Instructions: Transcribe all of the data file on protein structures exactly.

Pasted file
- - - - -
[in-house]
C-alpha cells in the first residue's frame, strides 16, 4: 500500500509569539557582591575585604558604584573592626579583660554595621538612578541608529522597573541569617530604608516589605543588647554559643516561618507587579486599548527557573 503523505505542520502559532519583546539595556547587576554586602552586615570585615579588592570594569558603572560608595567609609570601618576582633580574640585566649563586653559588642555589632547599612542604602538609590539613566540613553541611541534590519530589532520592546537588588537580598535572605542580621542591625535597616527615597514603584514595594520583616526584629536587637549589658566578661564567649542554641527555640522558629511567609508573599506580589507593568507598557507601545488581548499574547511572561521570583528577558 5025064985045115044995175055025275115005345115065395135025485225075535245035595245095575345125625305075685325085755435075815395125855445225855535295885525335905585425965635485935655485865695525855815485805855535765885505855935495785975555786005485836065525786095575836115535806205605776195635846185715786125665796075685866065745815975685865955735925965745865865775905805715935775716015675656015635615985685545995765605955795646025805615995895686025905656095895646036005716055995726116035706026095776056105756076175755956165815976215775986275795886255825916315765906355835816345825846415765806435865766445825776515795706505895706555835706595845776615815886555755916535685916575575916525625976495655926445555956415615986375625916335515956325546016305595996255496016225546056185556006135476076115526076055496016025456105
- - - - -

[in-house]
C-alpha cells in the first residue's frame, strides 16, 4: 500500500509569539557582591575585604558604584573592626579583660554595621538612578541608529522597573541569617530604608516589605543588647554559643516561618507587579486599548527557573 503523505505542520502559532519583546539595556547587576554586602552586615570585615579588592570594569558603572560608595567609609570601618576582633580574640585566649563586653559588642555589632547599612542604602538609590539613566540613553541611541534590519530589532520592546537588588537580598535572605542580621542591625535597616527615597514603584514595594520583616526584629536587637549589658566578661564567649542554641527555640522558629511567609508573599506580589507593568507598557507601545488581548499574547511572561521570583528577558 5025064985045115044995175055025275115005345115065395135025485225075535245035595245095575345125625305075685325085755435075815395125855445225855535295885525335905585425965635485935655485865695525855815485805855535765885505855935495785975555786005485836065525786095575836115535806205605776195635846185715786125665796075685866065745815975685865955735925965745865865775905805715935775716015675656015635615985685545995765605955795646025805615995895686025905656095895646036005716055995726116035706026095776056105756076175755956165815976215775986275795886255825916315765906355835816345825846415765806435865766445825776515795706505895706555835706595845776615815886555755916535685916575575916525625976495655926445555956415615986375625916335515956325546016305595996255496016225546056185556006135476076115526076055496016025456105